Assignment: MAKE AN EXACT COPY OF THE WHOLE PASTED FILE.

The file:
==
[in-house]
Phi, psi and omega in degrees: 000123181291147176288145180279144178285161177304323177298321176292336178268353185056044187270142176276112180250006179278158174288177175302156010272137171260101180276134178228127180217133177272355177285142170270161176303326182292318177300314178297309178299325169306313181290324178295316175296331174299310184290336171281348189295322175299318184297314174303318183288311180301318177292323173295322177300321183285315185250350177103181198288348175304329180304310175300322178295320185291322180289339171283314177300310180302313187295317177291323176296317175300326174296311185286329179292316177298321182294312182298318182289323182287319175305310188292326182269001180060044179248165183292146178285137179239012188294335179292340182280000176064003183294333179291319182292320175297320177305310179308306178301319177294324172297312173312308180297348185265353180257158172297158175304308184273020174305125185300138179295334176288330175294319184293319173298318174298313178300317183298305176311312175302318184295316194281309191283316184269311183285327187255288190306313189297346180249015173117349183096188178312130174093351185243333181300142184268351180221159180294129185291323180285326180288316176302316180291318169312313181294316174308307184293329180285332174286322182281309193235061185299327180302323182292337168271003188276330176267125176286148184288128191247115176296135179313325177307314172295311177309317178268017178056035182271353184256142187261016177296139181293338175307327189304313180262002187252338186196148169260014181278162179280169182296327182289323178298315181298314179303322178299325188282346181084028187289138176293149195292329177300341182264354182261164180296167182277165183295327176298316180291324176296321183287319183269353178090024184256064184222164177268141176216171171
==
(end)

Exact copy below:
[in-house]
Phi, psi and omega in degrees: 000123181291147176288145180279144178285161177304323177298321176292336178268353185056044187270142176276112180250006179278158174288177175302156010272137171260101180276134178228127180217133177272355177285142170270161176303326182292318177300314178297309178299325169306313181290324178295316175296331174299310184290336171281348189295322175299318184297314174303318183288311180301318177292323173295322177300321183285315185250350177103181198288348175304329180304310175300322178295320185291322180289339171283314177300310180302313187295317177291323176296317175300326174296311185286329179292316177298321182294312182298318182289323182287319175305310188292326182269001180060044179248165183292146178285137179239012188294335179292340182280000176064003183294333179291319182292320175297320177305310179308306178301319177294324172297312173312308180297348185265353180257158172297158175304308184273020174305125185300138179295334176288330175294319184293319173298318174298313178300317183298305176311312175302318184295316194281309191283316184269311183285327187255288190306313189297346180249015173117349183096188178312130174093351185243333181300142184268351180221159180294129185291323180285326180288316176302316180291318169312313181294316174308307184293329180285332174286322182281309193235061185299327180302323182292337168271003188276330176267125176286148184288128191247115176296135179313325177307314172295311177309317178268017178056035182271353184256142187261016177296139181293338175307327189304313180262002187252338186196148169260014181278162179280169182296327182289323178298315181298314179303322178299325188282346181084028187289138176293149195292329177300341182264354182261164180296167182277165183295327176298316180291324176296321183287319183269353178090024184256064184222164177268141176216171171